If you were excited about the long-delayed release of Go Set a Watchman, Harper Lee’s first novel, chances are good you reread To Kill a Mockingbird in preparation. That’s a long time to be immersed in Lee’s lyrical midcentury South, awash in racial politics and moral quandaries. And now you can’t just go cold turkey on the Southern charm and themes of equality and injustice—that would lead to some ugly withdrawal symptoms. So here are six novels that share some of their soul with Harper Lee’s books, whether it’s the setting and time period, the political issues, or a combination of both.
The Heart is a Lonely Hunter, by Carson McCullers
With a similar setting (late 1930s American South, Georgia instead of Alabama), The Heart is a Lonely Hunter is another one of those rare books that remains as powerful today as it was when published in 1940. The story of a deaf-mute man named John Singer and the five people who connect to him in the lonely small town they occupy, the story focuses on human relationships and how we all see others through the lens of our own needs and desires. It all leads up to a heartbreaking ending that still has cynical teenagers and distracted adults bursting into tears in public to this day. If you read Watchman for the relationships between Scout, Jem, Dill, and everyone else in Maycomb, this is the perfect followup.
A Lesson before Dying, by Ernest J. Gaines
Set in 1940s Louisiana, A Lesson before Dying explores some of the same themes of Harper Lee’s books—namely, the way African Americans were (and continue to be) treated differently, and unfairly. When a slow-witted black man named Jefferson is falsely convicted of murder, his defense lawyer objects…by telling the jury he’s not a man who could conceive of such a crime, but more like a hog rooting in the dirt. When he’s sentenced to death anyway, his family reaches out to Grant, a black schoolteacher, to help Jefferson die like a man and not an animal. The struggle that ensues through one-hour visits in Jefferson’s jail cell, as Grant tries to convince him of his inherent dignity and humanity, is affecting, angry, and unrelenting. It’s a book about race that leaves marks.
Other Voices, Other Rooms, by Truman Capote
Capote and Lee were real-life best friends, and some even question whether he had a hand in Mockingbird. It’s therefore totally appropriate to make this semi-autobiographical 1948 novel your next read. It offers an inverse view of the deep South in the 20th century, one that underscores its lush rot and decadence. Joel Harrison Knox (a stand-in for Capote himself) is sent to live with his father on a sprawling plantation in Mississippi, where a central mystery surrounding his father—who the boy isn’t allowed to see—swirls around a tough young girl, a transvestite named Randolph, and a mysterious “queer lady” who watches him from a window in the mansion. Languid, disturbing, and still shocking to day, this book shows the underbelly of the South while addressing another oppressed class of people completely ignored in most novels.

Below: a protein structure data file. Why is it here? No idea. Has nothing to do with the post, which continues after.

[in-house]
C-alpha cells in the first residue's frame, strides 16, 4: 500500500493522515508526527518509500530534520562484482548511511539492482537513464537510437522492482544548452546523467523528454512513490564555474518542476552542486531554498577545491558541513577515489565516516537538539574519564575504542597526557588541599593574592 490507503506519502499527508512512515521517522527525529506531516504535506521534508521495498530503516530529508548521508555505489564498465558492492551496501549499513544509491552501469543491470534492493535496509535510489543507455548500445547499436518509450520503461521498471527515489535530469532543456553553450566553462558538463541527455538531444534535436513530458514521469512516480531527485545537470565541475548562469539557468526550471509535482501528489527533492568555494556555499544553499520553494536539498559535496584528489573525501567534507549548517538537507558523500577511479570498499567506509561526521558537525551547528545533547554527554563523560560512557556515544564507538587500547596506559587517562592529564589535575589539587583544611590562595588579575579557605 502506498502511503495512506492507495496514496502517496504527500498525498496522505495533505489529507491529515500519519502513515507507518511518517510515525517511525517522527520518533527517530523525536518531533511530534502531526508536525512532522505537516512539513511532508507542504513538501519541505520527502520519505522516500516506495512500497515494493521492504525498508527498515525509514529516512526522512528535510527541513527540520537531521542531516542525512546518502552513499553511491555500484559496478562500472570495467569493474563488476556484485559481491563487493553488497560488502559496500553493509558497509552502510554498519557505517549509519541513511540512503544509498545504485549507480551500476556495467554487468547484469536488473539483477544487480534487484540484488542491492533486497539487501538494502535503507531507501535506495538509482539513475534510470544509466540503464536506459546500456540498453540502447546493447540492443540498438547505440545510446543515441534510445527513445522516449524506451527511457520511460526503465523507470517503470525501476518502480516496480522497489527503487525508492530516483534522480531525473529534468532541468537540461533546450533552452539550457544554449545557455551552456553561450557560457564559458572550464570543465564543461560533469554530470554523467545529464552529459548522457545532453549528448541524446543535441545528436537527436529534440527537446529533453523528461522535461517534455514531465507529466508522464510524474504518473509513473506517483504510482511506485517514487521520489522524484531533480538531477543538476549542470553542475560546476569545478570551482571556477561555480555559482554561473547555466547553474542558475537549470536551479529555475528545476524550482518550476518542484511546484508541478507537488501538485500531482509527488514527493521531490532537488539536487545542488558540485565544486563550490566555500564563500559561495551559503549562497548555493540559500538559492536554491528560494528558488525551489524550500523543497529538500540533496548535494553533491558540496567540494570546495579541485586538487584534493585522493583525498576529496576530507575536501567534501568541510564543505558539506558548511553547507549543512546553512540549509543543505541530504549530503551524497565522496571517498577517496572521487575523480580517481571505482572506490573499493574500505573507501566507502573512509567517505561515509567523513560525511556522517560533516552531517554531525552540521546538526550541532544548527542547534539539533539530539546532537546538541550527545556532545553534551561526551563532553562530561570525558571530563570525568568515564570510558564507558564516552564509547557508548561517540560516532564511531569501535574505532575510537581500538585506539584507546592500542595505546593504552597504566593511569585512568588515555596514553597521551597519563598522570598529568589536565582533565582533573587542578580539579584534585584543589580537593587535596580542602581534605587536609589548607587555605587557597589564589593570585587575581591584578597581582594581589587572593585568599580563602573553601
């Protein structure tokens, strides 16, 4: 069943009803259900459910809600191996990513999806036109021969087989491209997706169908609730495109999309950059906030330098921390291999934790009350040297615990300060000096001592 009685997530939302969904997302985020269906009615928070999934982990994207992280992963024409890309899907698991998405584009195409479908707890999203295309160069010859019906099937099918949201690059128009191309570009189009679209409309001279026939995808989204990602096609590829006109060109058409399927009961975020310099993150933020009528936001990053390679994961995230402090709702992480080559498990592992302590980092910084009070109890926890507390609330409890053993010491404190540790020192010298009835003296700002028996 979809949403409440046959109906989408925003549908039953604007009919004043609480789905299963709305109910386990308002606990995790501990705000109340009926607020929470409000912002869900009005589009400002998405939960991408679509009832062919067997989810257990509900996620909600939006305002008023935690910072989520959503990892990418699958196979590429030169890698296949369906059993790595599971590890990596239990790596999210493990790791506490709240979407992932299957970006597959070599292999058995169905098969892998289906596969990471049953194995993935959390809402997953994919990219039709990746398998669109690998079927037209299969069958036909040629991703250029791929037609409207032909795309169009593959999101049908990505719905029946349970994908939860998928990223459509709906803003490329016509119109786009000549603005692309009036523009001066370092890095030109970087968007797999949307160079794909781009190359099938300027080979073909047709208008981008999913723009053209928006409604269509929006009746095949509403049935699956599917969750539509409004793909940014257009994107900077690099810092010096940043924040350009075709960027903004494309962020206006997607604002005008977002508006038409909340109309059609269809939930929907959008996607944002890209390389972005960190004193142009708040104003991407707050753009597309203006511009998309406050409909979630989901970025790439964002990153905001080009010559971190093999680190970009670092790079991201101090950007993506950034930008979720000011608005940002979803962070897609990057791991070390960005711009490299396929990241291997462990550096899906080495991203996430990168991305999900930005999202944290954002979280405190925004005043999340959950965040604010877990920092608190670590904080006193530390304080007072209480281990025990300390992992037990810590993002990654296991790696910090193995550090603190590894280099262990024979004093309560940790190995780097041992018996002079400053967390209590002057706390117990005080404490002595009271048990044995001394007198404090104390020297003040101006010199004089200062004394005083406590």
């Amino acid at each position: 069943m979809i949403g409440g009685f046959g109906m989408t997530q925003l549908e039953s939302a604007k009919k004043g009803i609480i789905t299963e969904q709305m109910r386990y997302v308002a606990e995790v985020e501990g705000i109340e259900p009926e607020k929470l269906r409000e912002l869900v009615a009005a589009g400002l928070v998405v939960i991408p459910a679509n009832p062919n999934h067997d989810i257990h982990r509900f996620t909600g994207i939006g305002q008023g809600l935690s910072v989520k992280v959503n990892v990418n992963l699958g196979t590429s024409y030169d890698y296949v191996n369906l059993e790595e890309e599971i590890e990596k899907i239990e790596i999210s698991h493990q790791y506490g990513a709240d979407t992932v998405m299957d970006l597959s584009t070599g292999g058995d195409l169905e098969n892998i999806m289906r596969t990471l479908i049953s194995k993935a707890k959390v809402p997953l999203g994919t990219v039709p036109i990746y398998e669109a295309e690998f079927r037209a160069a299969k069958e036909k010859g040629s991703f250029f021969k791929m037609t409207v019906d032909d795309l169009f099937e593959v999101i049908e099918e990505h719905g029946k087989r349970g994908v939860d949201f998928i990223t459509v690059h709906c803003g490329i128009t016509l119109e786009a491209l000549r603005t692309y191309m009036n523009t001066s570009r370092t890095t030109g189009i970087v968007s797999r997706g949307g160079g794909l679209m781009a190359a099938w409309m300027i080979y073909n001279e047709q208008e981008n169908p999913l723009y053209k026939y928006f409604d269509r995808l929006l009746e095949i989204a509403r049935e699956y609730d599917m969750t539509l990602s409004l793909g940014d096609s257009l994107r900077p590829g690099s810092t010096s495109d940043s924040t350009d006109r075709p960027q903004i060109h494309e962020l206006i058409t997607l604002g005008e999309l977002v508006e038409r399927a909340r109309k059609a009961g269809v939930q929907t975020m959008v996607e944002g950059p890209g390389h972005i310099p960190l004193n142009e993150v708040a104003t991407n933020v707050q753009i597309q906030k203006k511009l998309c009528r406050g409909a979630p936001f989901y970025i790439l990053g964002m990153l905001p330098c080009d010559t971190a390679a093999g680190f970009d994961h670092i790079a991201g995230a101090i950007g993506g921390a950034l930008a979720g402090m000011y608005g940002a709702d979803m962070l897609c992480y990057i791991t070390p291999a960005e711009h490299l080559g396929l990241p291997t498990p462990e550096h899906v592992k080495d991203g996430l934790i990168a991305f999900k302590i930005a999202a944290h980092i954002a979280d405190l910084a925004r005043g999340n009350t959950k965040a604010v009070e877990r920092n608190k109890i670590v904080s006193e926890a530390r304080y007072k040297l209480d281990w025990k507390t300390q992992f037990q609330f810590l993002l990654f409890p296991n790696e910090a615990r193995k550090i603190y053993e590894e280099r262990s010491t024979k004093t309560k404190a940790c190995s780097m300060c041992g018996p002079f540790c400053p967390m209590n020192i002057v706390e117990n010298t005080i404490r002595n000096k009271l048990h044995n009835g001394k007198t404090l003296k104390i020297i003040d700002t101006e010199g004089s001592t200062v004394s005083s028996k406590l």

Native Son, by Richard Wright
For a change in perspective, this grim and unrelenting story of race and rage in 1930s Chicago remains a blistering and sometimes difficult to read story. Bigger Thomas is a poor, uneducated black man who finds work as a chauffeur for his landlord’s family. Bigger lives his life in fear of the white people around him, who he sees as a collective force of oppression instead of individuals. Over the course of the novel Bigger does some terrible things, motivated by a combination of rage and fear, but after his conviction and sentencing to death towards the end of the novel he begins to see the world in a different way, and sees a chance to find some peace in himself at long last. Where Watchman is lyrical and thoughtful, Native Son is angry and blistering—and perhaps just what you need to read next.
Invisible Man, by Ralph Ellison
Ellison’s complex novel offers a modernist take on racial politics that requires some surprising twists that sometimes veer toward the symbolic. At its core, it explores the same themes as Watchman from the other side: how can a black man be true to himself when every society he joins already has a predefined, and often denigrating, role outlined for him? The narrator of Invisible Man struggles to find his footing in the world, but is forced into expected roles time and time again, with negative and ultimately tragic consequences. It’s a bracingly contrarian view of race relations in the 20th century.
Inherit the Wind, by Jerome Lawrence
This is a play, not a novel, and the perfect coda to a Harper Lee reading fest. It tells the true but fictionalized story of the Scopes Monkey Trial, which saw a schoolteacher arrested for teaching the theory of evolution in a Tennessee school in 1925. Using the trial as a subtle stand-in for the McCarthy Era of the 1950s, the play wallows in the same languid southern climate as Watchman and underscores the power of one man who believes in the purity of the law, much like Atticus Finch. While Henry Drummond (standing in for Clarence Darrow) loses the case, his passionate defense wins the day in every other way, offering a nice palate cleanse for those of you disturbed by the older Atticus Finch as depicted in Watchman.